• NEW! Who’s to Blame? boxes include a photograph and an important perspective on central issues in the field—responsibility, human choice, and punishment.
    • Think About It features
    • Case studies focus on both notorious and commonplace criminal offenders
    • Theory in Perspective boxes provide clear summations of chapter content and relate theories, ideas, and theorists in an easy-to-understand manner.
    • Chapter Summaries link to chapter-opening learning objectives and to top-level headings in each chapter, providing greater understanding, comprehension, and easier organisation of the material.
    • Key Assumption line art details the fundamental principles of each major theoretical area.

Provide straightforward explanations of criminology’s important concepts and most fascinating schools of thought

  • This text uses plain language and common-sense definitions of key terms to make the content readily accessible to introductory students.

Show the principles in action through true-to-life stories of notorious and commonplace criminal offenders

  • Cases in every chapter illustrate the concepts and provide thought-provoking questions to give students opportunities to apply what they’ve learned.

Provide the most up-to-date, comprehensive coverage on classic topics and critical new issues

  • The text’s cutting-edge approach covers such topics as research methods, criminology and social policy, biosocial theories, white-collar crime, and terrorism in a format that keeps students interested and learning.
  • The latest developments in the field describe how crime and criminals have changed in ways that few people had previously imagined would occur, and how these changes hold considerable significance for each of us and the nation as a whole.
  • NEW! A version the last edition’s chapter on biological theories now summaries traditional biological theories and allows for a distinction to be made between traditional biological perspectives and new biosocial theories. (Chapter 3)
  • NEW! An entirely new chapter on biosocial theories focuses on contemporary biological approaches to explaining criminology and exposes readers to the latest material in the field of biosocial criminology.
  • NEW! All statistics on crime, criminal victimisation, probation and parole, jail populations, and imprisonment have been updated.
  • NEW! New pull quotes appear throughout the text.
  •  NEW! A new section, How much crime is there?, shows readers that crime is not easy to define or conceptualise. (Chapter 1)
  • NEW! Coverage of the dark figure of crime helps students appreciate that much crime that is committed is neither reported nor discovered. (Chapter 1)
  • NEW! New cases add to the interest and accessibility of critical topics.
    • NEW! Two new cases provide insight into criminal motivation: TheColton Harris-Moore (The Barefoot Bandit) case, and The Adam Lanza (Sandy Hook Elementary School shooter) case, both in Chapter 1.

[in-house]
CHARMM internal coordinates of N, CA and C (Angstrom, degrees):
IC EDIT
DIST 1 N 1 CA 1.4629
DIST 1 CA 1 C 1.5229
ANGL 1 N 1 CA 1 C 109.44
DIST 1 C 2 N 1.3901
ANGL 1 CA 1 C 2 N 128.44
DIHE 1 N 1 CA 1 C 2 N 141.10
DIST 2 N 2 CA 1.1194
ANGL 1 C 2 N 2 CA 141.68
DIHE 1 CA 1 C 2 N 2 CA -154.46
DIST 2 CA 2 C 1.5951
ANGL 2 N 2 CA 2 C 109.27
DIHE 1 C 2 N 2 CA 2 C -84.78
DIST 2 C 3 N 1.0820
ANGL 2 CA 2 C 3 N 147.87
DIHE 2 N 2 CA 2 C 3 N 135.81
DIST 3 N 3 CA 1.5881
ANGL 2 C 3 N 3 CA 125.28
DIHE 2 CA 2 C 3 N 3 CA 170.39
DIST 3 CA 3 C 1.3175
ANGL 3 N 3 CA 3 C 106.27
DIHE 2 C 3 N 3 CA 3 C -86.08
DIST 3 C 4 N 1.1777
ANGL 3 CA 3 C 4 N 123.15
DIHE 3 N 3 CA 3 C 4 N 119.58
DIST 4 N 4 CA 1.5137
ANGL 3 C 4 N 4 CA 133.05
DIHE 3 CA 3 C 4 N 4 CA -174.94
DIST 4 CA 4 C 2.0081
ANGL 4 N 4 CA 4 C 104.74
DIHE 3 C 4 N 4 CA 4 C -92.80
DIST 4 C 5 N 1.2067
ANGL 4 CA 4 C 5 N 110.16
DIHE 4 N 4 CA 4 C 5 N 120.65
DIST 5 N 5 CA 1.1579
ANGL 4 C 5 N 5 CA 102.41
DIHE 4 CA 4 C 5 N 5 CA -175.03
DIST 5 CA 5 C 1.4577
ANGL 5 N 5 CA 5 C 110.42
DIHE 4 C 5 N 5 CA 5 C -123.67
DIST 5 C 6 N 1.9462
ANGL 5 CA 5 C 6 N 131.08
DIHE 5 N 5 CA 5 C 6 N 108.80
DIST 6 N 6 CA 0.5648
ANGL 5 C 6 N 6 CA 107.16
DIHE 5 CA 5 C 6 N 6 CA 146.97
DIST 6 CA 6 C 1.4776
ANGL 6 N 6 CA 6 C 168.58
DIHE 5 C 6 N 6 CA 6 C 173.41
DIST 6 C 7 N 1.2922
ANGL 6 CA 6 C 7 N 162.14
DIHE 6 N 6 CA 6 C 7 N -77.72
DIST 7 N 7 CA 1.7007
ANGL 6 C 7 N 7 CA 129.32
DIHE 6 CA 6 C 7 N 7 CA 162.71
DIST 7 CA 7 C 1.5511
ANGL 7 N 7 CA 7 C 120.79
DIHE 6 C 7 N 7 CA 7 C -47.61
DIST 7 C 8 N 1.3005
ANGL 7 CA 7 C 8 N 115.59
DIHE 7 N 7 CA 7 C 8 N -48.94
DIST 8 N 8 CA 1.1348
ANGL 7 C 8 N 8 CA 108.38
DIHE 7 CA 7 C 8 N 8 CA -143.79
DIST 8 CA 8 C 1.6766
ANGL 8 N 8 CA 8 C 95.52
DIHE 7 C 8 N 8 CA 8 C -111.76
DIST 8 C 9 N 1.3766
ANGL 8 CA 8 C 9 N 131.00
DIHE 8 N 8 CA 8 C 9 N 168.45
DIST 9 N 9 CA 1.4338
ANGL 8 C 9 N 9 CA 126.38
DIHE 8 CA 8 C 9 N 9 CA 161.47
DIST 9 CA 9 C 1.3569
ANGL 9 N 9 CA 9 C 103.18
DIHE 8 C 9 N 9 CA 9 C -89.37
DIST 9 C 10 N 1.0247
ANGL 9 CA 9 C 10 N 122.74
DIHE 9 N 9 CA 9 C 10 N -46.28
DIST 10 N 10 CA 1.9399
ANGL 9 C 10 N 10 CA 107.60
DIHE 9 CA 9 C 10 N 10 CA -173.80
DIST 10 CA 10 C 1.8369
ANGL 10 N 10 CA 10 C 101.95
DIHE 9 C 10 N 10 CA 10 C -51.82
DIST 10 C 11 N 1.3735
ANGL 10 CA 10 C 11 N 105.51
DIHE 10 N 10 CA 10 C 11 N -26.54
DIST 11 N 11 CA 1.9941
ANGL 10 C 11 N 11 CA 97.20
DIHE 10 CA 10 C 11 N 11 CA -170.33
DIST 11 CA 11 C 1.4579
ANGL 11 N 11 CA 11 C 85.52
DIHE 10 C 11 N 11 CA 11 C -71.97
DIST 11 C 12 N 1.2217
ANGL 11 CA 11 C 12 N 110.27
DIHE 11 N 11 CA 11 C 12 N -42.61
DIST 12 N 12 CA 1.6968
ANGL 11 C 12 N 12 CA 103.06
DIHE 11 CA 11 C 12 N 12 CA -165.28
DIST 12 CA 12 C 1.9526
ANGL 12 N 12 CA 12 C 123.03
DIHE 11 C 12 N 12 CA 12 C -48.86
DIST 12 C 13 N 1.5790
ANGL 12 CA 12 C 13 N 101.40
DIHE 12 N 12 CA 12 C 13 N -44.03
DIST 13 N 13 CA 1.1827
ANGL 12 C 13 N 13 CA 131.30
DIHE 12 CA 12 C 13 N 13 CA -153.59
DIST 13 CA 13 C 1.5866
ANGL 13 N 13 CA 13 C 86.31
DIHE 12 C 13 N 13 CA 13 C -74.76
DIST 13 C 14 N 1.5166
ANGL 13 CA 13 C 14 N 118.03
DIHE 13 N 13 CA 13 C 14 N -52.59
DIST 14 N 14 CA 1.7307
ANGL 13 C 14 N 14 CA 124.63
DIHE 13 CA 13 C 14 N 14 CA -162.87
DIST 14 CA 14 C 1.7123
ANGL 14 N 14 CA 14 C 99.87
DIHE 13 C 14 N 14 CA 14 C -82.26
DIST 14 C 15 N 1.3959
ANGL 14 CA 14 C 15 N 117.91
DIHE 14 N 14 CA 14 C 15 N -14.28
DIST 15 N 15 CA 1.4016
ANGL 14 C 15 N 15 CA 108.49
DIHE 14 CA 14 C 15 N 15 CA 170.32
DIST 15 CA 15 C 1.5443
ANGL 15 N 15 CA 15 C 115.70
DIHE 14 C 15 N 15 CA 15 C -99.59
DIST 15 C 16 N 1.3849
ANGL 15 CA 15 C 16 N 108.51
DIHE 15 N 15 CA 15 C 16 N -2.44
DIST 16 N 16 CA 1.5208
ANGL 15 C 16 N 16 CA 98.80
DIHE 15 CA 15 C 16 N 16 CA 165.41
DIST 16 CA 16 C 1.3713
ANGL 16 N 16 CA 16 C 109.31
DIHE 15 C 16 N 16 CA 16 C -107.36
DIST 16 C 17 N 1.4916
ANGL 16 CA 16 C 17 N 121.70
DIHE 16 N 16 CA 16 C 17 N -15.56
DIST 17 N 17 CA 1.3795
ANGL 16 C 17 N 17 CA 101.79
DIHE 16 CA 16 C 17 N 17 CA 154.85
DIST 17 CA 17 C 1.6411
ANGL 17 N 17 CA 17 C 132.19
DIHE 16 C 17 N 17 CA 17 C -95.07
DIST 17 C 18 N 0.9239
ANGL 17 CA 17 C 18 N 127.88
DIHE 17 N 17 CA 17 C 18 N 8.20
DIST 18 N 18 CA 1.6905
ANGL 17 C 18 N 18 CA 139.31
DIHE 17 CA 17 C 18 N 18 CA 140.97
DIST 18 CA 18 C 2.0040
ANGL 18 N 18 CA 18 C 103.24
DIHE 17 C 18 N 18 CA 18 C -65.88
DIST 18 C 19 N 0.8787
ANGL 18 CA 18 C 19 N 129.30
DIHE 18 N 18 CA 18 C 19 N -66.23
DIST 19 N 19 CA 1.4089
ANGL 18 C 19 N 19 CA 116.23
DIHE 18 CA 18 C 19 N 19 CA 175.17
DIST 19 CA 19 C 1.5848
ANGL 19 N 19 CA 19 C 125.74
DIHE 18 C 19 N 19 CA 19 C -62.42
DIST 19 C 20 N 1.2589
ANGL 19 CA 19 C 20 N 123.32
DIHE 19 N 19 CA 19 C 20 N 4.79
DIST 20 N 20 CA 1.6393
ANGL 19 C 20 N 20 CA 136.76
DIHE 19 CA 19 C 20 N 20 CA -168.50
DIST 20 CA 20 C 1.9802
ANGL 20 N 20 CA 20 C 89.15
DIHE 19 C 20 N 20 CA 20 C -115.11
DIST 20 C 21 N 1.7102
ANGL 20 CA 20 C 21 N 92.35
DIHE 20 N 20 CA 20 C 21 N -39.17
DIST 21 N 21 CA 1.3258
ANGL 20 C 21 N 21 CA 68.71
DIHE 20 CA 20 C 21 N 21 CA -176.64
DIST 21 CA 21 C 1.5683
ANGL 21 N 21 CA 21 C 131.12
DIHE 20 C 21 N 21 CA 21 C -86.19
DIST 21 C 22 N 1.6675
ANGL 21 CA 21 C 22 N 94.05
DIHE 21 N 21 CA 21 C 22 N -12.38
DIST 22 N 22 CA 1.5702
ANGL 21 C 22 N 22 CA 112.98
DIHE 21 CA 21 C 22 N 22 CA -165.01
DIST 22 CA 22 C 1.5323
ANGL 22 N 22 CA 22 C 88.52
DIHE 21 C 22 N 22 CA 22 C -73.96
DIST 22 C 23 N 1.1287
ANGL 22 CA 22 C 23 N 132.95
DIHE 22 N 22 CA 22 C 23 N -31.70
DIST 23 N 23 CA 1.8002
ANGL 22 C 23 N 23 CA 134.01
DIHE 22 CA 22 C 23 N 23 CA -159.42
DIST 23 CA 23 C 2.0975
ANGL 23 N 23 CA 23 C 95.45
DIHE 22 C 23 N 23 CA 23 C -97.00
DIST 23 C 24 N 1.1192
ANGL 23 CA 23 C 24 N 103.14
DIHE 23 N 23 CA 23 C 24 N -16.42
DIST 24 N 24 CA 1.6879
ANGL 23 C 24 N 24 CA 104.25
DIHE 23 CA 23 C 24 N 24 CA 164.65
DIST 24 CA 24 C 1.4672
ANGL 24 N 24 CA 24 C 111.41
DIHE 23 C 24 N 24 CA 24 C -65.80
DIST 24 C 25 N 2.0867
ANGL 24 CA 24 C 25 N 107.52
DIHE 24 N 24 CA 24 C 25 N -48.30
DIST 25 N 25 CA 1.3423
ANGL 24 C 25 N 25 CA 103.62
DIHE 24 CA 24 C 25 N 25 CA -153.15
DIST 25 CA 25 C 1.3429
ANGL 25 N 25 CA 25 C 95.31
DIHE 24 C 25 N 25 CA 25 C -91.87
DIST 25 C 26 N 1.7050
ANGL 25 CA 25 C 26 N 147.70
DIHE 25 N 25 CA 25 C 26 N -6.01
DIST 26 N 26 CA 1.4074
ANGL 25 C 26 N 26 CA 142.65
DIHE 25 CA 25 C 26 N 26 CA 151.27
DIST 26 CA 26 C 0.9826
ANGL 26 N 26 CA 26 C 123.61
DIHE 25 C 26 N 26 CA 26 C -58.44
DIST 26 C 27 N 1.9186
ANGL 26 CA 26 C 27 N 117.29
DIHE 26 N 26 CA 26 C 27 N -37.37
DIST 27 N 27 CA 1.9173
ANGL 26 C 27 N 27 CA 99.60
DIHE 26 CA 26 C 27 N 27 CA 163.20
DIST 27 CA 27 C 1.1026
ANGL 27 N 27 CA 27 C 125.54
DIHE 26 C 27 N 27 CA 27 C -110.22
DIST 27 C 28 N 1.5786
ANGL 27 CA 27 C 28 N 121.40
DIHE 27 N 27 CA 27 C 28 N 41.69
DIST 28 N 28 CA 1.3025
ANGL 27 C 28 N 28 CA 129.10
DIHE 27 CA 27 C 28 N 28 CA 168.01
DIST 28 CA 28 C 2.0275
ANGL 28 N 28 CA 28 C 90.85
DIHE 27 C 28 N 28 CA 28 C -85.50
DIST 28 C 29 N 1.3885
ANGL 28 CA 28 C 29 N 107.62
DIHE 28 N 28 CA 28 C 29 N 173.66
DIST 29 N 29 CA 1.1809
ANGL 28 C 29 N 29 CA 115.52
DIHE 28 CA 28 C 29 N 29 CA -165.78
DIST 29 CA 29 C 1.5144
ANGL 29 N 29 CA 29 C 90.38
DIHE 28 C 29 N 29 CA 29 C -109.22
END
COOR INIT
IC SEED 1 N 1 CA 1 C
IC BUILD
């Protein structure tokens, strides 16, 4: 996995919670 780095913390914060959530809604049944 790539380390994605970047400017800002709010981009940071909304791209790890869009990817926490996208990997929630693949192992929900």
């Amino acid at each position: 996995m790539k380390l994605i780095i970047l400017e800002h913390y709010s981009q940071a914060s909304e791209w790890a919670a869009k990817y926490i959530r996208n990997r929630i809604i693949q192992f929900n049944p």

• NEW! A new case on Dzhokhar and Tamerian Tsarnaev examines the mindset of lone wolf terrorists. (Chapter 14)
  • NEW! A new focus on drug and sex crimes provides insight into the social costs associated, explores the likely causes of such offenses, and looks at the relevant crime control techniques. (A substantially changed Chapter 12)
  • NEW! A new discussion of The Big Five personality dimensions rounds out the discussion of psychological perspectives on crime and criminology. (Chapter 5)
Author biography

Frank Schmalleger, Ph.D., is Distinguished Professor Emeritus at the University of North Carolina at Pembroke, where he taught criminal justice courses for 20 years and chaired the university’s Department of Sociology, Social Work, and Criminal Justice for 16 of those years. In 1991 the university awarded him the title of Distinguished Professor, and the university named him Professor Emeritus in 2001.

Dr. Schmalleger holds degrees from the University of Notre Dame and Ohio State University, having earned both a master’s (1970) and a doctorate in sociology (1974) with a special emphasis in criminology from Ohio State University.

As an adjunct professor with Webster University in St. Louis, Missouri, Schmalleger helped develop the university’s graduate program in security administration and loss prevention. He taught courses in that curriculum for more than a decade. Schmalleger also taught in the online graduate program of the New School for Social Research, helping to build the world’s first electronic classrooms in support of distance learning through computer telecommunications. An avid Web user, Schmalleger is the creator of a number of award-winning websites, including one that supports this textbook.

Frank Schmalleger is the author of numerous articles and many books, including the widely used Criminal Justice Today (Pearson, 2015), Criminology Today (Pearson, 2015); Criminal Law Today (Pearson, 2014), and The Definitive Guide to Criminal Justice and Criminology on the World Wide Web (Pearson, 2009).

Schmalleger is also founding editor of the journal Criminal Justice Studies. He ┬┐has served as editor for the Pearson series Criminal Justice in the Twenty-First Century and as imprint adviser for Greenwood Publishing Group’s criminal justice reference series.

Schmalleger’s philosophy of both teaching and writing can be summed up in these words: “In order to communicate knowledge, we must first catch, then hold, a person’s interest–be it student, colleague, or policymaker. Our writing, our speaking, and our teaching must be relevant to the problems facing people today, and they must in some way help solve those problems.”